The Confederacy at Flood Tide (Hardback)
The Political and Military Ascension, June to December 1862
The first six months of 1862 provided a string of Federal victories in the West at Mill Springs, Fort Donelson, Pea Ridge, and Shiloh. In May, New Orleans fell, and Union
General George McClellan’s army was so close to the Confederate capital of Richmond, Virginia, that the troops could set their watches by the city’s church bells. But then the unexpected happened. In June, Robert E. Lee’s Army of Virginia pushed McClellan’s much larger army back to the James River. In Europe, Confederate diplomats sought international recognition for the Confederate States of
America, which was made even more attractive now that a shortage of cotton made the powerful textile interests anxious to end the war. Further tipping the balance, in July, the Confederacy secretly ordered two of the latest ironclad ships from England’s famous Laird Shipyard—the same yard that built the commerce raider Alabama. These steam-powered ironclads would be far superior to anything in the Federal navy.
While the “high tide” of the Confederacy is often identifed as Pickett’s Charge during the Battle of Gettysburg in July 1863, the most opportune time for the Confederacy vanished seven months earlier, coinciding with President Abraham Lincoln’s Emancipation Proclamation in December 1862 and the failure of the seccesionist states to be recognized as a sovereign nation. As Philip Leigh explains in his engrossing new book, The Confederacy at Flood Tide: The Political and Military Ascension, June to December 1862, on every battlefront and in the governmental halls of Europe, the Confederate effort reached its furthest extent during the second half of 1862. But with the president’s proclamation, the possibility of slave revolts and decline in the production of the very products that were sustaining the Southern economy became real; coupled with Europe’s decision to reject Confederate overtures and halt the sale of the ironclads, the opportunity for Confederate success ended. The Confederacy would recede, and the great battles of 1863 and 1864 only marked the Southerners’ tenacity and stubborn belief in a lost cause.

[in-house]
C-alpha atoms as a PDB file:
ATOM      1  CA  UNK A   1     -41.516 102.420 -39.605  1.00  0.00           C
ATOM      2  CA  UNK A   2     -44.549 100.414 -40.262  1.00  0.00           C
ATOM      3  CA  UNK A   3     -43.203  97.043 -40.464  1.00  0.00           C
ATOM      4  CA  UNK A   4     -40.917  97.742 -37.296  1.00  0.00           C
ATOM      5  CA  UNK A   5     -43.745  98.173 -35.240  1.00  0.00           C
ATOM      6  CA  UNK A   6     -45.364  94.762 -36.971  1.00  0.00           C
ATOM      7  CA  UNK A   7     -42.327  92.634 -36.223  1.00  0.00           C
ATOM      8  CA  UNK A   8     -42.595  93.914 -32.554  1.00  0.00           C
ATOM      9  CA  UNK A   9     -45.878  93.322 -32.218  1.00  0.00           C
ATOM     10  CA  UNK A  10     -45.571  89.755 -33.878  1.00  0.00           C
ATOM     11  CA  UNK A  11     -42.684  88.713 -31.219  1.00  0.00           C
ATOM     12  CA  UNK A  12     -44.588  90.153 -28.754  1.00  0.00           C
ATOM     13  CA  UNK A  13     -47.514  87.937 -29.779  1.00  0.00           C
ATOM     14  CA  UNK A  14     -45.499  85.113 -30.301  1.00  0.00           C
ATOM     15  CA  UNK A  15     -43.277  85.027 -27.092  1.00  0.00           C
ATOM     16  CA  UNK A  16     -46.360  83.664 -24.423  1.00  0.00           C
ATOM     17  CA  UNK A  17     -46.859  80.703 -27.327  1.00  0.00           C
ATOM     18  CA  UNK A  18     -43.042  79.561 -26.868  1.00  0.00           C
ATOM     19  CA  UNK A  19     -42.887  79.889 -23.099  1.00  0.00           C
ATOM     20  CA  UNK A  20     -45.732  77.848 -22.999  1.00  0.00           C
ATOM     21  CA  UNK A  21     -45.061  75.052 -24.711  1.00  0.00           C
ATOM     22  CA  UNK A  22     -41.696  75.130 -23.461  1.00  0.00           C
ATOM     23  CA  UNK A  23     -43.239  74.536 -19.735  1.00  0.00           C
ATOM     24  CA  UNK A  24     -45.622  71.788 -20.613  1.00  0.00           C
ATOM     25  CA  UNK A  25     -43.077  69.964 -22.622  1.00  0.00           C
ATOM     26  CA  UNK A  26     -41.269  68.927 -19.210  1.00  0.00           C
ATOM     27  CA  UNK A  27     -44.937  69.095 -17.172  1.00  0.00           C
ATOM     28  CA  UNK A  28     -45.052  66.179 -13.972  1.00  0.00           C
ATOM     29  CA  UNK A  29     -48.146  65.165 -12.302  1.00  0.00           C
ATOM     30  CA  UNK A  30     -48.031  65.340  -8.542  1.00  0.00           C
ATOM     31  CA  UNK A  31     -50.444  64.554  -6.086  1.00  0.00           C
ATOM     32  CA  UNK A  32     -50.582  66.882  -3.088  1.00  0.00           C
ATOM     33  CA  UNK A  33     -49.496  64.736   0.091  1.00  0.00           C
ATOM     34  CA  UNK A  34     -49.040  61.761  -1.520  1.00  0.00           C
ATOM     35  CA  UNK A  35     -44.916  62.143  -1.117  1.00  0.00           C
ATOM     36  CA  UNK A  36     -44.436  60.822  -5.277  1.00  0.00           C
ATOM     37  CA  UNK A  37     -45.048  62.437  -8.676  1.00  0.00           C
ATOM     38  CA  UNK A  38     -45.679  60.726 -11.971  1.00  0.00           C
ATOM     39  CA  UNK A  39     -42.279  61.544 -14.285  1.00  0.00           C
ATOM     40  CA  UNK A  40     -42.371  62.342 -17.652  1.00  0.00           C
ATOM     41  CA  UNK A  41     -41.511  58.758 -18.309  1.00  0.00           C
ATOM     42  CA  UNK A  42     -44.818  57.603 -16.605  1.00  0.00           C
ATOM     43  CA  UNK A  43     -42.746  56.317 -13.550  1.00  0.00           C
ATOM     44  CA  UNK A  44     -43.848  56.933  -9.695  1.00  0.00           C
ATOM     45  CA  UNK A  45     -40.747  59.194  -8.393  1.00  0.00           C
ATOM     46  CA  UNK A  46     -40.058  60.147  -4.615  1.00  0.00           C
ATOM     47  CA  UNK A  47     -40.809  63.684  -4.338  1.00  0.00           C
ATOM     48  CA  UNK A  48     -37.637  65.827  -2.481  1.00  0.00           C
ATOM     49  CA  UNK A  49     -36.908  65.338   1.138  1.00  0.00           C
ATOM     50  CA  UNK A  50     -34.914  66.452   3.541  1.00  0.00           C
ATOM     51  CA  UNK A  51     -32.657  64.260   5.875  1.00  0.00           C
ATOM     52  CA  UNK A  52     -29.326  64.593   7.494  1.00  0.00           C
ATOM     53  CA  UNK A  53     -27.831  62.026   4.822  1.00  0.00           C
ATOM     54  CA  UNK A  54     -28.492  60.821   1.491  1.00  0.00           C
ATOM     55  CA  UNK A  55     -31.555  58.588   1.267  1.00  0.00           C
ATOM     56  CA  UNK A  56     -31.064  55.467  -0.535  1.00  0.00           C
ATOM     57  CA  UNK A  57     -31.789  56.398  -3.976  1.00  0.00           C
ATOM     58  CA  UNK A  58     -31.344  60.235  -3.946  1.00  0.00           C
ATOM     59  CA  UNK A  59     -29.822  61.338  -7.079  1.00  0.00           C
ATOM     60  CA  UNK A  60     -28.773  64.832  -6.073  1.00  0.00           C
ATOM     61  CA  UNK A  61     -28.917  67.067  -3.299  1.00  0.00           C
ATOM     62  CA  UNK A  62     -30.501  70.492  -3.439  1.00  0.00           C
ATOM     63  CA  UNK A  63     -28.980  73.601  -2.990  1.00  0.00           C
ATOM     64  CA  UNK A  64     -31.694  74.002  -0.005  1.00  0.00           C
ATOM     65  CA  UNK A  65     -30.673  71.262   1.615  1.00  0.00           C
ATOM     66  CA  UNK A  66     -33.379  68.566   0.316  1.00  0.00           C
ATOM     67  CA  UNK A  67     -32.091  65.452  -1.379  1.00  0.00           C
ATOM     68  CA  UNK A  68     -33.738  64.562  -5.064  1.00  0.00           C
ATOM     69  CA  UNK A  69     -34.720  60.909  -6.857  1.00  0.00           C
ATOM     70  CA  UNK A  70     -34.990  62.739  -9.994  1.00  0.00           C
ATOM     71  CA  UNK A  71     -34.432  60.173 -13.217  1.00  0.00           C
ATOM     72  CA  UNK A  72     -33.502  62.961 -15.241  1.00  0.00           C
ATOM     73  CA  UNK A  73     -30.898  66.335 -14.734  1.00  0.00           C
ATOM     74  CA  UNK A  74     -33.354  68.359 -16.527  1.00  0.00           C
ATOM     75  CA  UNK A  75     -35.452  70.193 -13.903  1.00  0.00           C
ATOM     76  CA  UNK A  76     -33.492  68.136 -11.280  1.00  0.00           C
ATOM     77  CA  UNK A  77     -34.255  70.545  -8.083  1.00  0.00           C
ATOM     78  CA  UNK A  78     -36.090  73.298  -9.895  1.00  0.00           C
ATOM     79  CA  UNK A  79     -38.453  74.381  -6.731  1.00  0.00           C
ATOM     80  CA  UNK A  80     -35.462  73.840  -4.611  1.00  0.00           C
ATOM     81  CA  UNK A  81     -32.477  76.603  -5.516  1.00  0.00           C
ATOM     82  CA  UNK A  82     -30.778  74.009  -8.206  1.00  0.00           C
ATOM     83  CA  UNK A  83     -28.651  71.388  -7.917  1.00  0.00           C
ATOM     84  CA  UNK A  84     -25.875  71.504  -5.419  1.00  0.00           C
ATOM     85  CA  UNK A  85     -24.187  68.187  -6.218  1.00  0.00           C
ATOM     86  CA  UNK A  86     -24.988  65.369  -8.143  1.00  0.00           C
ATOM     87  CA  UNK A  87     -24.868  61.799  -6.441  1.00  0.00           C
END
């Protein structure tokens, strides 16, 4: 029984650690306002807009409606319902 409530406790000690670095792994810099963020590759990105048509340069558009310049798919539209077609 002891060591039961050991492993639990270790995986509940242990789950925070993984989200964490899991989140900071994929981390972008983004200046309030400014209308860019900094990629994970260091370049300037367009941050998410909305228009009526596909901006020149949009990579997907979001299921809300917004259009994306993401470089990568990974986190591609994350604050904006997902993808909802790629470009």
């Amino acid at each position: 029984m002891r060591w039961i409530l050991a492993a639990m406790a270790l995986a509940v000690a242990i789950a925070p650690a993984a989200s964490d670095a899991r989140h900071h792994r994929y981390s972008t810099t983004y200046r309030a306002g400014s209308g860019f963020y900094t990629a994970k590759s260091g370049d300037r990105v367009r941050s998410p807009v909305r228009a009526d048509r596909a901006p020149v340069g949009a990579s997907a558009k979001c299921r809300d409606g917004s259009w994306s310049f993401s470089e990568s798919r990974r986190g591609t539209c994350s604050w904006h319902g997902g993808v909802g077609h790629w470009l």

The popular conception is that the Confederacy reached a ‘high tide’ mark on the 3 July 1863 when ‘Pickett’s Charge’ failed to breech the Union line at Gettysburg. Leigh is not alone in making a counter argument that the second half of 1862 offered the greatest opportunity for the breakaway Southern States, however he does bring a freshness of thinking to the topic, thus making this book a provocative and absorbing read...Walking the Battlefields, Phil Curme
The consensus view that Federal victory was inevitable is not challenged. However Leigh does present a compelling picture of a Confederacy in the ascendancy during the latter part of 1862. The British decision to stay neutral and Lincoln’s Emancipation Proclamation in December ended all hopes of Southern secession. The author does an excellent job in articulating these two drivers and describing the context in which they played out into a conflict which dragged on for a further two years with no prospect of an overall Confederate victory.
Leigh’s book explains, as nothing I’ve read before, how the Confederacy’s most promising time for winning independence resulted from a surge across multiple fronts, as opposed to a couple of isolated advances. The book brings new perspectives to a period that has too often been retold as the same limited routine.Amazon Reviewer
“The Confederacy at Flood Tide ties together the far-flung theaters of the war and the contemporaneous political situation which emphasizes the interconnections among them. Mr. Leigh does not accept offhand the standard versions presented as history, but drills into the events without preconceptions, the better to determine the causes and impacts.”Joseph Rose, author Grant Under Fire
“Philip Leigh has done it once again. With The Confederacy at Flood Tide, he interweaves narrative and analysis to upend our conventional wisdom about the rise and fall of the South’s fortunes during the Civil War. A must read for anyone looking for a deeper understanding of those critical months in 1862 when the South could, just for a moment, see the possibility of victory.”Clay Risen - The New York Times